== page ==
(Josh. 2:4-14) Is it morally right to lie?

CLAIM: The Bible condemns lying (Lev. 19:11; Prov. 12:22; Eph. 4:25). However, God blesses Rahab for lying to the Canaanites that were trying to capture the Hebrew spies. Theologian Wayne Grudem writes,

Nowhere in Scripture is there any verse like this, an explicit approval of a lie, even one told to protect innocent life. There are dozens of statements in Scripture about lies, and they always condemn them.[1]

John Calvin writes of this passage,

As to the falsehood, we must admit that though it was done for a good purpose, it was not free from fault. For those who hold what is called a dutiful lie to be altogether excusable, do not sufficiently consider how precious truth is in the sight of God. Therefore, although our purpose be to assist our brethren… it can never be lawful to lie, because that cannot be right which is contrary to the nature of God. And God is truth.[2]

Augustine writes of this passage,

Therefore, touching Rahab in Jericho, because she entertained strangers, men of God, because in entertaining of them she put herself in peril, because she believed on their God, because she diligently hid them where she could, because she gave them most faithful counsel of returning by another way, let her be praised as meet to be imitated… But in that she lied… yet not as meet to be imitated… albeit that God hath those things memorably honored, this evil thing mercifully overlooked.[3]

Was it wrong for Rahab to lie?

RESPONSE: A number of points can be made:

First, the NT authors believed that Rahab was righteous for this action. James asks, “Was not Rahab the harlot also justified by works when she received the messengers and sent them out by another way?” (Jas. 2:25) Grudem notes that James conspicuously omits the portion about lying. However, this passage as well as others (Heb. 11:31) does say that she was justified for this act of faith. By sending “them out by another way,” this implicitly states that she was justified for her strategy.

Second, this moral dilemma was unavoidable. God doesn’t hold us responsible, if we cannot choose otherwise. In cases like these, it is better to pursue the higher good.

Third, the Bible teaches prioritized ethics. Some moral actions are more important than others. Peter and John chose to preach the gospel, rather than obey the human government (Acts 4:19; 5:29). Jesus allowed his disciples to eat on the Sabbath, and he healed on the Sabbath (Mt. 12:1-12; Mk. 2:27-28). Jesus also taught that some virtues are more important than others (Mt. 23:23-24). Moreover, we are told to honor our parents (Eph. 6:1), but we need to honor God above our parents (Mt. 10:37).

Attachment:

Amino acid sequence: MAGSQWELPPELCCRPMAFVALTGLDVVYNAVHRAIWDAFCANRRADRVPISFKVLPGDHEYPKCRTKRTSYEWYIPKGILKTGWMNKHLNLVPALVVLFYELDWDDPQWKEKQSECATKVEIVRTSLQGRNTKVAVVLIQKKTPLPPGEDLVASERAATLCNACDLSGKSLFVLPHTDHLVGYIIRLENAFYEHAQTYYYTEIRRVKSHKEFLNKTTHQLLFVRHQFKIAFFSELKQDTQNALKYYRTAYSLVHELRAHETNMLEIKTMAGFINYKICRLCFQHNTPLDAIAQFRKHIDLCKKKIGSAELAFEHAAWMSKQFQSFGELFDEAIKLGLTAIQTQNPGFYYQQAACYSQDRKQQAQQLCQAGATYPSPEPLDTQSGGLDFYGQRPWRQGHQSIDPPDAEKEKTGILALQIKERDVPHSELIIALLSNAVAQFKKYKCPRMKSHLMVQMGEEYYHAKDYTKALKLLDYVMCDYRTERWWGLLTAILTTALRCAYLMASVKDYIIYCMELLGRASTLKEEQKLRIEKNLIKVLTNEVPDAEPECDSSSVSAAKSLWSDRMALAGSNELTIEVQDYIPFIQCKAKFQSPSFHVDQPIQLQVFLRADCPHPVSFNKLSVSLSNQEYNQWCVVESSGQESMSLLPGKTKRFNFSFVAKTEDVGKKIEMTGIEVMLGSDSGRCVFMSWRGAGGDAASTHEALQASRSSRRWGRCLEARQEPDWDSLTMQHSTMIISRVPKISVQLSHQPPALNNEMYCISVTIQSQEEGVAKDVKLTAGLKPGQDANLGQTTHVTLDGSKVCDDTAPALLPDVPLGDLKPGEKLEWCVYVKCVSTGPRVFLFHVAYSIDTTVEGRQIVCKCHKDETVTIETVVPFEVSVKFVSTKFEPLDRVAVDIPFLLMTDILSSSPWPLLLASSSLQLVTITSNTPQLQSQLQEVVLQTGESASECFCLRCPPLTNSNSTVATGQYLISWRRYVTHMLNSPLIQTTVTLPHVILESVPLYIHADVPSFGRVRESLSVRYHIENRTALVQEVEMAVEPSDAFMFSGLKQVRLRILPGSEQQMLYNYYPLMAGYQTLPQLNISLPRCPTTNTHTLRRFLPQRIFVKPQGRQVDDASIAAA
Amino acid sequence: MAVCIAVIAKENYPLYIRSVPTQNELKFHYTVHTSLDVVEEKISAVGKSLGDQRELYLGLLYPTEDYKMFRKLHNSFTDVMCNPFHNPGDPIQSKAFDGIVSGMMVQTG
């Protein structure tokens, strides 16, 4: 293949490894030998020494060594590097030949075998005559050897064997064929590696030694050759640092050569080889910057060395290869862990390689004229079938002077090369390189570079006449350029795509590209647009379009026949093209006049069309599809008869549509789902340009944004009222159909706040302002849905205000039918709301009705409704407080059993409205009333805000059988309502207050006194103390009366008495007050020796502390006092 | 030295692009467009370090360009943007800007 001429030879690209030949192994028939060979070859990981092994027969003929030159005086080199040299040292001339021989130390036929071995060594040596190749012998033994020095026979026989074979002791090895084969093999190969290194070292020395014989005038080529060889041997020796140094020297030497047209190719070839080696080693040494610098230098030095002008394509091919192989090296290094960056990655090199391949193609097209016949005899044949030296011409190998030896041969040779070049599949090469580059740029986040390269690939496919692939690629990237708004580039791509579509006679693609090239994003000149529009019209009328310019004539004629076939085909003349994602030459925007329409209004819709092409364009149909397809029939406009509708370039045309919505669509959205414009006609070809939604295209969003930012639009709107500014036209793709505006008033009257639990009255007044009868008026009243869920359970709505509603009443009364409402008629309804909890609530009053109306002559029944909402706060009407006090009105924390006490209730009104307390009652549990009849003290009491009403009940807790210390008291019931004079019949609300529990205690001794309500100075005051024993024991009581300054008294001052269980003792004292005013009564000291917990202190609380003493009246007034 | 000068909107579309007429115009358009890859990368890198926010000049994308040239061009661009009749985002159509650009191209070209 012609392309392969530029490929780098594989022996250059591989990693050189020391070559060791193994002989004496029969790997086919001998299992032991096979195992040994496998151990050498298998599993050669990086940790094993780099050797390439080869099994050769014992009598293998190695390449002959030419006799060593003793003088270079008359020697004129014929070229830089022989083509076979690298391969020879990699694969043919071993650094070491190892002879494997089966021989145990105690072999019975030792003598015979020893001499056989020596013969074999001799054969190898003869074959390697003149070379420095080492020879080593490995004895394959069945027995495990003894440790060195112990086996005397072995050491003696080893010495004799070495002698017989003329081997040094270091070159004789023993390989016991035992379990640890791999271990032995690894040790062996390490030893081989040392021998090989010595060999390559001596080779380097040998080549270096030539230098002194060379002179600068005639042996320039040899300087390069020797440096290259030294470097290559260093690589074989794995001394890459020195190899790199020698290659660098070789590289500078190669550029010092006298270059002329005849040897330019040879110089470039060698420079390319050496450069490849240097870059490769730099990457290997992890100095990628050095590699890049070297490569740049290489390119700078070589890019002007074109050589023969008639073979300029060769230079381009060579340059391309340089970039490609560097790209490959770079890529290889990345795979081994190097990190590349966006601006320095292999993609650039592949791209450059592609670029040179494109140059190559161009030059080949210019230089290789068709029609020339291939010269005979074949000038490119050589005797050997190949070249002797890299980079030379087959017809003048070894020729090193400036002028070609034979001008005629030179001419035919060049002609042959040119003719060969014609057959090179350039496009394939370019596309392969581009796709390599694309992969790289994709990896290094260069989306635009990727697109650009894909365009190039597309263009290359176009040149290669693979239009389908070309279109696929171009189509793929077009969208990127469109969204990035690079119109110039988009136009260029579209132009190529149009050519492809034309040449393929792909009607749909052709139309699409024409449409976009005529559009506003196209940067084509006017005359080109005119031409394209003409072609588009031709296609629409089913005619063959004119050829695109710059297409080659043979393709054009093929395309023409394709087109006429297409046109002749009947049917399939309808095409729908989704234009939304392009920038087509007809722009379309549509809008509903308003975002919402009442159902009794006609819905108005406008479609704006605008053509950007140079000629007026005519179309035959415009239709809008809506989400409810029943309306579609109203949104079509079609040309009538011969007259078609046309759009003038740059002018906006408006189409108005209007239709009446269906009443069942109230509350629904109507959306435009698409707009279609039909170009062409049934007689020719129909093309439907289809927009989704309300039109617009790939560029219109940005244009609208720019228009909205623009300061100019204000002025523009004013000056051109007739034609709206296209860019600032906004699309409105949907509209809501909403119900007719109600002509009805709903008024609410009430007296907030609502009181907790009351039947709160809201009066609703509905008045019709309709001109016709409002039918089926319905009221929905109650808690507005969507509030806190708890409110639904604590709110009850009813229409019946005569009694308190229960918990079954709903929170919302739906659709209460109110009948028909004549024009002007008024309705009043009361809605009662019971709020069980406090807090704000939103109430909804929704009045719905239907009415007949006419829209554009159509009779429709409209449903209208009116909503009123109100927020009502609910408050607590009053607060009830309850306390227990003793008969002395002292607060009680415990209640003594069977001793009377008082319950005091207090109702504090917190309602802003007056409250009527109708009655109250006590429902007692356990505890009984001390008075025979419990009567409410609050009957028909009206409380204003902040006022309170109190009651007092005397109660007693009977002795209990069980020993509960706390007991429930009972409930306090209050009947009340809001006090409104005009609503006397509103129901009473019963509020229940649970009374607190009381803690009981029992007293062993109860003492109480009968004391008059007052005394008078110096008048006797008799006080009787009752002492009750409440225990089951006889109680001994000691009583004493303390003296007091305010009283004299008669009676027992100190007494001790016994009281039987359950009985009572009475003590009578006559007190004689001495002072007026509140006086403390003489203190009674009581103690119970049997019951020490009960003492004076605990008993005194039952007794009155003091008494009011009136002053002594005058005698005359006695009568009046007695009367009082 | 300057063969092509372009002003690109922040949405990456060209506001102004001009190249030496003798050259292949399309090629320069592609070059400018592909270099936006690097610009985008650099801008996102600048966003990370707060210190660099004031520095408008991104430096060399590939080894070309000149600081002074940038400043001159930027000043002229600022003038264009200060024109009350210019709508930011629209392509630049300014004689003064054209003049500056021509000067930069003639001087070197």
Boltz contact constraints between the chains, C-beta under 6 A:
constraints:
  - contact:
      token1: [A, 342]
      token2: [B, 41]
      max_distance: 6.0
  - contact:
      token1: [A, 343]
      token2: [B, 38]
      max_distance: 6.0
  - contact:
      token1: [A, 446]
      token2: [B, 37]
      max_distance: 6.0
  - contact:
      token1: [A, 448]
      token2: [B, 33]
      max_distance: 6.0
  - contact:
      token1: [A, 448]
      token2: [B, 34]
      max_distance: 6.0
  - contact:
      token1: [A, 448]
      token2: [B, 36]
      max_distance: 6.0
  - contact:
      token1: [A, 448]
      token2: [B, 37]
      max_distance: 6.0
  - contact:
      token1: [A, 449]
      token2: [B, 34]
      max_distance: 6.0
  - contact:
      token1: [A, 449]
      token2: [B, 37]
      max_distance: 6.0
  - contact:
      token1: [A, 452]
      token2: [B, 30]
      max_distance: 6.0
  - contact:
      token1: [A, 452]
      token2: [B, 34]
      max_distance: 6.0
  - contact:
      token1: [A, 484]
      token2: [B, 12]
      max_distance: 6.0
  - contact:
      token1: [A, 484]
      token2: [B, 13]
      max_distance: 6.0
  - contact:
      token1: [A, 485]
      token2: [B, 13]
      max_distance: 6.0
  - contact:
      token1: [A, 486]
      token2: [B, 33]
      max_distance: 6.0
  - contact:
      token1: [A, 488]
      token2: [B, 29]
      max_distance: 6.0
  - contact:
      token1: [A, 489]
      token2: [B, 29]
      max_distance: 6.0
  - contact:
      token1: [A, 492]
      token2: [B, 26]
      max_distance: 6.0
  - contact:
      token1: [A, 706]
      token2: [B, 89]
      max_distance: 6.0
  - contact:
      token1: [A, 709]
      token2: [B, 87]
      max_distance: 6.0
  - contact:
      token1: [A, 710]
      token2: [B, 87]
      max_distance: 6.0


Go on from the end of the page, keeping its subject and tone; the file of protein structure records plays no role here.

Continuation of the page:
Fourth, the reason lying is wrong is because it seeks to hide evil. If lying didn’t hide or promote evil, it wouldn’t be wrong. However, Rahab was not trying to hide evil; she was trying to promote good (i.e. protecting the spies). Therefore, God blessed her for showing incredible bravery and faith. It would be cowardly to tell the Nazis about the Jews—not honest.

We are disappointed with the perspective of these interpreters above. It seems that the focus here is more about the personal righteousness of ourselves, rather than doing what’s helpful for others. This is the height of pious religiosity: Being more concerned about telling a lie, rather than the lives of two other men. Of course, we admire the scholarship of Grudem, Augustine, and Calvin. So, we hope that this critique would not be taken as disrespect, but rather disagreement.

[2] John Calvin, Commentaries on the Book of Joshua, trans. by Henry Beveridge (reprint: Grand Rapids: Baker, 2005), 47. Wayne Grudem, “Why It Is Never Right To Lie?”

[3] Augustine, Against Lying, 34 (p. 497). Wayne Grudem, “Why It Is Never Right To Lie?”